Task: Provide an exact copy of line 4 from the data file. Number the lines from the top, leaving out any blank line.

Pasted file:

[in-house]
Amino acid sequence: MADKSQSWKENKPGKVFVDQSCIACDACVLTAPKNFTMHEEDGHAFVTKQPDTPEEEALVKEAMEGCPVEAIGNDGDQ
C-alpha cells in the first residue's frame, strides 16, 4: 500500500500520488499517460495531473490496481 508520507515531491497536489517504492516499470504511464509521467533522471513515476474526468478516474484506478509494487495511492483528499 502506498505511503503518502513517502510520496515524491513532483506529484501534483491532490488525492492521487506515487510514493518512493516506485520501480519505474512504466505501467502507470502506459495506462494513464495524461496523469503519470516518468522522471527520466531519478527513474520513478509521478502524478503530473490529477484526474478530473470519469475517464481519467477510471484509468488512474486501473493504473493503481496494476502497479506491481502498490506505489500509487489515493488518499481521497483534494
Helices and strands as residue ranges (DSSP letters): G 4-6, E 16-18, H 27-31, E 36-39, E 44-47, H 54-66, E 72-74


Helices and strands as residue ranges (DSSP letters): G 4-6, E 16-18, H 27-31, E 36-39, E 44-47, H 54-66, E 72-74